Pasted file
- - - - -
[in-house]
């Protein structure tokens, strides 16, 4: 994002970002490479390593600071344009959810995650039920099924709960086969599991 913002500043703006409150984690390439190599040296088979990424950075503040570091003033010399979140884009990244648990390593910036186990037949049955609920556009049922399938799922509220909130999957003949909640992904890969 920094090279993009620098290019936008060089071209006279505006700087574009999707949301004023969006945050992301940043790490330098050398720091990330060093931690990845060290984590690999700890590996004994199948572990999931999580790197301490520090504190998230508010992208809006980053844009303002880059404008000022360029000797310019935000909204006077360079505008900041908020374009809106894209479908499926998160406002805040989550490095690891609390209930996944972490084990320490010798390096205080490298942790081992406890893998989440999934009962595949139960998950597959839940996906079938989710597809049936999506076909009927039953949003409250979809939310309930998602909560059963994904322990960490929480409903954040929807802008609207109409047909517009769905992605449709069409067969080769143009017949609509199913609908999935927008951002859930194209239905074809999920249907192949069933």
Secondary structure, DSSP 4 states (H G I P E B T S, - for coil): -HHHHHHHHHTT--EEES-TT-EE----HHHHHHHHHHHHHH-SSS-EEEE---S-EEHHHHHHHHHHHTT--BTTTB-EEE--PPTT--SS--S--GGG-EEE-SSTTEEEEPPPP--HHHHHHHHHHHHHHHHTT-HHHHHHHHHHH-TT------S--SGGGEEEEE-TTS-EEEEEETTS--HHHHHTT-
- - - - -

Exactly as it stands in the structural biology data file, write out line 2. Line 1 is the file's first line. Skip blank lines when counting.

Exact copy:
């Protein structure tokens, strides 16, 4: 994002970002490479390593600071344009959810995650039920099924709960086969599991 913002500043703006409150984690390439190599040296088979990424950075503040570091003033010399979140884009990244648990390593910036186990037949049955609920556009049922399938799922509220909130999957003949909640992904890969 920094090279993009620098290019936008060089071209006279505006700087574009999707949301004023969006945050992301940043790490330098050398720091990330060093931690990845060290984590690999700890590996004994199948572990999931999580790197301490520090504190998230508010992208809006980053844009303002880059404008000022360029000797310019935000909204006077360079505008900041908020374009809106894209479908499926998160406002805040989550490095690891609390209930996944972490084990320490010798390096205080490298942790081992406890893998989440999934009962595949139960998950597959839940996906079938989710597809049936999506076909009927039953949003409250979809939310309930998602909560059963994904322990960490929480409903954040929807802008609207109409047909517009769905992605449709069409067969080769143009017949609509199913609908999935927008951002859930194209239905074809999920249907192949069933």